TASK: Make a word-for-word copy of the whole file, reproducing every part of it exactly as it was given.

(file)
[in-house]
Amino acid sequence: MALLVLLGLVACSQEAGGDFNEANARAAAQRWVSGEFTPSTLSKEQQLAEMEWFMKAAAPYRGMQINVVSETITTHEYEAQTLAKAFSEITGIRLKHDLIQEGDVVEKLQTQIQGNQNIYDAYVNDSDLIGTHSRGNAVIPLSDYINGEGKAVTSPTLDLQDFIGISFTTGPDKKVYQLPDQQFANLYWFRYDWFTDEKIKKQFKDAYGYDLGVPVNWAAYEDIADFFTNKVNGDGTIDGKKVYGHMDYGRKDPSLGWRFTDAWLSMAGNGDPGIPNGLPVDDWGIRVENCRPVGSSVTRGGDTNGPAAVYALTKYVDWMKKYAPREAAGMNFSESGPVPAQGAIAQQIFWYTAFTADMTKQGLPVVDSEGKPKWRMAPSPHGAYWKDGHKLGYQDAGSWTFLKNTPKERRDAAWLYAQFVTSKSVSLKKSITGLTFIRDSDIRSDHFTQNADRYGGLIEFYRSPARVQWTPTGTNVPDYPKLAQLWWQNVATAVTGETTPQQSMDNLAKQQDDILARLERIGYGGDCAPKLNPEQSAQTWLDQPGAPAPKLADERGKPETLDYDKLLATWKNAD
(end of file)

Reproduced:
[in-house]
Amino acid sequence: MALLVLLGLVACSQEAGGDFNEANARAAAQRWVSGEFTPSTLSKEQQLAEMEWFMKAAAPYRGMQINVVSETITTHEYEAQTLAKAFSEITGIRLKHDLIQEGDVVEKLQTQIQGNQNIYDAYVNDSDLIGTHSRGNAVIPLSDYINGEGKAVTSPTLDLQDFIGISFTTGPDKKVYQLPDQQFANLYWFRYDWFTDEKIKKQFKDAYGYDLGVPVNWAAYEDIADFFTNKVNGDGTIDGKKVYGHMDYGRKDPSLGWRFTDAWLSMAGNGDPGIPNGLPVDDWGIRVENCRPVGSSVTRGGDTNGPAAVYALTKYVDWMKKYAPREAAGMNFSESGPVPAQGAIAQQIFWYTAFTADMTKQGLPVVDSEGKPKWRMAPSPHGAYWKDGHKLGYQDAGSWTFLKNTPKERRDAAWLYAQFVTSKSVSLKKSITGLTFIRDSDIRSDHFTQNADRYGGLIEFYRSPARVQWTPTGTNVPDYPKLAQLWWQNVATAVTGETTPQQSMDNLAKQQDDILARLERIGYGGDCAPKLNPEQSAQTWLDQPGAPAPKLADERGKPETLDYDKLLATWKNAD